Thursday, 20 June 2013

Fake?….Fly Me!

Conman who faked pilot's licence flew British passengers into Gatwick airport

A conman forged a pilot’s licence and medical certificates to obtain a job flying into one of Britain’s major airports.

Michael Fay, an American who settled in Alton, Hampshire, spent eight months piloting an Airbus A320, landing repeatedly at Gatwick.
The 59-year-old is now being hunted by police after he failed to appear in court to be sentenced for fraud.
He is believed to have fled the UK and may be seeking work as a pilot or flying instructor, police said.
Fay, a former US Air Force pilot, had worked for Afriqiyah Airways - the Libyan national carrier, and made eight landings at Gatwick between June 1, 2010 until he was arrested on February 3, 2011.
Police were only alerted to his fraud when another pilot became suspicious while talking to him on an internet forum
The conman was due to appear at Winchester Crown Court on Friday, May 3. He was sentenced to in absentia to three years in prison.
Detective Constable Chris Thorne, from Hampshire police, said: “Michael Fay is a clever and resourceful man who clearly shows no concern for public safety if he’s willing to work without the correct licences and medical certification.”
An international hunt for him us now under way and the Civil Aviation Authority (CAA) has also been alerted.
The fraud came shortly before the collapse of Colonel Muammar Gaddafi’s regime, which owned Afriqiyah Airways and had invested in a fleet which included the medium-range A320, which seats 144 passengers in two classes, for the airline.
Afriqiyah Airways, based in Tripoli, operated domestic services as well as international flights to 25 countries before the civil war. It resumed its European service in July 2012 after losing safety accreditation during the conflict.
Det Con Thorne added: “He targeted Libyan aviation at a time when the country’s political and economic standing was vulnerable and volatile.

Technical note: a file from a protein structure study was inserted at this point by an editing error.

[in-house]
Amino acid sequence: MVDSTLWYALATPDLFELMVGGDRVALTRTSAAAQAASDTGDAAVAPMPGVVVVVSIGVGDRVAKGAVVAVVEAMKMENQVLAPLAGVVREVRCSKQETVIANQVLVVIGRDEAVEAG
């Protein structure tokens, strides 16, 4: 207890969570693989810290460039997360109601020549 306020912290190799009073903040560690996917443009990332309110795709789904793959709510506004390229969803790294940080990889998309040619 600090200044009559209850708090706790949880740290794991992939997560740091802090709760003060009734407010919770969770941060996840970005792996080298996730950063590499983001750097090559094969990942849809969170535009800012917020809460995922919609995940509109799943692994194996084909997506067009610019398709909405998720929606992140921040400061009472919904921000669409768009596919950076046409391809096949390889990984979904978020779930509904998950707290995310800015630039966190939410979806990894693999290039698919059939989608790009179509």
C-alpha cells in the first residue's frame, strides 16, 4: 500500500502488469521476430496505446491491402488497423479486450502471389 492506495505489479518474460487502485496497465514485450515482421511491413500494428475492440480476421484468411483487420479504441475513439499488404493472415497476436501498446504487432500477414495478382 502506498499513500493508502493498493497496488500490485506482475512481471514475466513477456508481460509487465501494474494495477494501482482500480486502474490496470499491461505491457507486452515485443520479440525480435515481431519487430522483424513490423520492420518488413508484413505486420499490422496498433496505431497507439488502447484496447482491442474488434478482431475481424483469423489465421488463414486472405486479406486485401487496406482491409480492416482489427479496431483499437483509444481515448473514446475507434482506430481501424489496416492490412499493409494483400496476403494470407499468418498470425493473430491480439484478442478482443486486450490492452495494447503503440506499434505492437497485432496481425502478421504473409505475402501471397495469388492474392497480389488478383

“Had it not been for the quick thinking of a genuine pilot on the internet forum, Fay may have continued to put the public at risk in this manner unnoticed.
“Public safety is paramount so it is important people are aware that he may be trying to gain work as an airline pilot or flying instructor overseas.”
A spokesman for the company said Fay’s employment “may have been arranged through a third-party broker” who should have checked his documents and was investigating.
“The apparent use of forged documents by Michael Fay to secure his engagement with Afriqiyah Airways has also made us an unwitting victim in his criminal endeavours,” the spokesman said.
“At no time did his behaviour or demeanour draw attention to his ability or competence to fly the aircraft either with his colleagues or the station staff at Gatwick.
“Since the resumption of the airline’s European services in July 2012, as part of our continuous improvement programme all flight-deck crews have been assessed for competence in the UK, Germany and other EU states by flight simulator checks and revalidation on type as necessary.
“As a major national carrier, we place great emphasis on the safety and integrity of our crews and aircraft, and we will treat the investigation of this matter with the utmost seriousness it deserves.”

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